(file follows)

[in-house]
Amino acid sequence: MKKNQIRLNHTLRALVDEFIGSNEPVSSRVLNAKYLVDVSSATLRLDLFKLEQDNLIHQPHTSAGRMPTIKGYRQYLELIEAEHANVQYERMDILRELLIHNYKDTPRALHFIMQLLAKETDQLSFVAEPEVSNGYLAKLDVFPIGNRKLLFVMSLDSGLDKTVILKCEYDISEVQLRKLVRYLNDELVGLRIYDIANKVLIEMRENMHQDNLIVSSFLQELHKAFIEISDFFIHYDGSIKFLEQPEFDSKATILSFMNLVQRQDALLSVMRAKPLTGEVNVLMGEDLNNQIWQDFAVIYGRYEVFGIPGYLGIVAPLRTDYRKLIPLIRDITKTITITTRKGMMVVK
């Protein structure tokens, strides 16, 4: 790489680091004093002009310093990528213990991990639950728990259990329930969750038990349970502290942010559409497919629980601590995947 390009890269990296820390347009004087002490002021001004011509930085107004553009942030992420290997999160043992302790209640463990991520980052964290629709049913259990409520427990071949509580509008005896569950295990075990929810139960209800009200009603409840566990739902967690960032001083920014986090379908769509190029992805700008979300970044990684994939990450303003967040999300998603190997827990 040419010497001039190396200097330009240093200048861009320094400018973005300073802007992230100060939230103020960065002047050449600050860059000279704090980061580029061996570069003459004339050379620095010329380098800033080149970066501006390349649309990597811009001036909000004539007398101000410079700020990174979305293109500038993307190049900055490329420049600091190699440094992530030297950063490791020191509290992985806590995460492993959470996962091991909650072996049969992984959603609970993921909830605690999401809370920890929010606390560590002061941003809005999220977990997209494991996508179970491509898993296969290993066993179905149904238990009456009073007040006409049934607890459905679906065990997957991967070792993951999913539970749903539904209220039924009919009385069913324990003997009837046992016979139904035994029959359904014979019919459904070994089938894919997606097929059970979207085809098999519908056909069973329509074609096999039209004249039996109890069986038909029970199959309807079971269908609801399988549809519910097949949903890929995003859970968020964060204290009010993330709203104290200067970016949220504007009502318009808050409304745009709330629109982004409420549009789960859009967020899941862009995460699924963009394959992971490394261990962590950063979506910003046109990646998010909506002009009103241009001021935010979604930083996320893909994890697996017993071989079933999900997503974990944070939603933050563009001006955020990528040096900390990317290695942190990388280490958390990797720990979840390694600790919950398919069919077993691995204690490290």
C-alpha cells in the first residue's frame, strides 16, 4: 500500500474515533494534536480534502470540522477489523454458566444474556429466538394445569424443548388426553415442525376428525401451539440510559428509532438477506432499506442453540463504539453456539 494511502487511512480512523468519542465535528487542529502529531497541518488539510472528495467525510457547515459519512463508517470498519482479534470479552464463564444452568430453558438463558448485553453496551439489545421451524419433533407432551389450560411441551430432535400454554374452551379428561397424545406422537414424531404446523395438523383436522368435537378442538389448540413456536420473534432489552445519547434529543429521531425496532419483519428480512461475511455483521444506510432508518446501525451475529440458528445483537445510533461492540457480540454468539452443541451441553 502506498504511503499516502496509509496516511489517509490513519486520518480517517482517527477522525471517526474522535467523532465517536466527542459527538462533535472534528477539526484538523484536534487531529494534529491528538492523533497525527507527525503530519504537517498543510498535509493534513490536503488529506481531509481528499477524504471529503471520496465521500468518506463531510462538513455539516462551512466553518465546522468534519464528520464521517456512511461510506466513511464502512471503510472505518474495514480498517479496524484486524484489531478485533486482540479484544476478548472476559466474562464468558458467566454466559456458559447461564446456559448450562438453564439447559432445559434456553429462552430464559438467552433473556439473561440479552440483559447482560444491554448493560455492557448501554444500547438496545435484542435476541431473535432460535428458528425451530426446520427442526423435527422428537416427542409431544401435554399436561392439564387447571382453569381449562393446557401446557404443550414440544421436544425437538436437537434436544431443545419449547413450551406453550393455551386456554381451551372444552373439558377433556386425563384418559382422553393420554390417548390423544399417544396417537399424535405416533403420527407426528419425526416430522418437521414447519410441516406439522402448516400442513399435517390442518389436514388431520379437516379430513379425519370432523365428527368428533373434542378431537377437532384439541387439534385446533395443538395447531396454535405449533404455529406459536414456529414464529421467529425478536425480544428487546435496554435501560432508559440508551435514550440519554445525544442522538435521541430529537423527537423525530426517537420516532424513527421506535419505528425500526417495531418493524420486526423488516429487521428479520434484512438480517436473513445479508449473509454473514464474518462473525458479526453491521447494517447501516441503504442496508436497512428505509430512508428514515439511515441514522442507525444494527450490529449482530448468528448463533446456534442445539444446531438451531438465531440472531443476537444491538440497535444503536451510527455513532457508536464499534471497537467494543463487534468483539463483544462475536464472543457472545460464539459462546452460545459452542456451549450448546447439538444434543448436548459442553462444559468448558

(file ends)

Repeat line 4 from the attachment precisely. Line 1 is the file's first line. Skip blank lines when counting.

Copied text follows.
C-alpha cells in the first residue's frame, strides 16, 4: 500500500474515533494534536480534502470540522477489523454458566444474556429466538394445569424443548388426553415442525376428525401451539440510559428509532438477506432499506442453540463504539453456539 494511502487511512480512523468519542465535528487542529502529531497541518488539510472528495467525510457547515459519512463508517470498519482479534470479552464463564444452568430453558438463558448485553453496551439489545421451524419433533407432551389450560411441551430432535400454554374452551379428561397424545406422537414424531404446523395438523383436522368435537378442538389448540413456536420473534432489552445519547434529543429521531425496532419483519428480512461475511455483521444506510432508518446501525451475529440458528445483537445510533461492540457480540454468539452443541451441553 502506498504511503499516502496509509496516511489517509490513519486520518480517517482517527477522525471517526474522535467523532465517536466527542459527538462533535472534528477539526484538523484536534487531529494534529491528538492523533497525527507527525503530519504537517498543510498535509493534513490536503488529506481531509481528499477524504471529503471520496465521500468518506463531510462538513455539516462551512466553518465546522468534519464528520464521517456512511461510506466513511464502512471503510472505518474495514480498517479496524484486524484489531478485533486482540479484544476478548472476559466474562464468558458467566454466559456458559447461564446456559448450562438453564439447559432445559434456553429462552430464559438467552433473556439473561440479552440483559447482560444491554448493560455492557448501554444500547438496545435484542435476541431473535432460535428458528425451530426446520427442526423435527422428537416427542409431544401435554399436561392439564387447571382453569381449562393446557401446557404443550414440544421436544425437538436437537434436544431443545419449547413450551406453550393455551386456554381451551372444552373439558377433556386425563384418559382422553393420554390417548390423544399417544396417537399424535405416533403420527407426528419425526416430522418437521414447519410441516406439522402448516400442513399435517390442518389436514388431520379437516379430513379425519370432523365428527368428533373434542378431537377437532384439541387439534385446533395443538395447531396454535405449533404455529406459536414456529414464529421467529425478536425480544428487546435496554435501560432508559440508551435514550440519554445525544442522538435521541430529537423527537423525530426517537420516532424513527421506535419505528425500526417495531418493524420486526423488516429487521428479520434484512438480517436473513445479508449473509454473514464474518462473525458479526453491521447494517447501516441503504442496508436497512428505509430512508428514515439511515441514522442507525444494527450490529449482530448468528448463533446456534442445539444446531438451531438465531440472531443476537444491538440497535444503536451510527455513532457508536464499534471497537467494543463487534468483539463483544462475536464472543457472545460464539459462546452460545459452542456451549450448546447439538444434543448436548459442553462444559468448558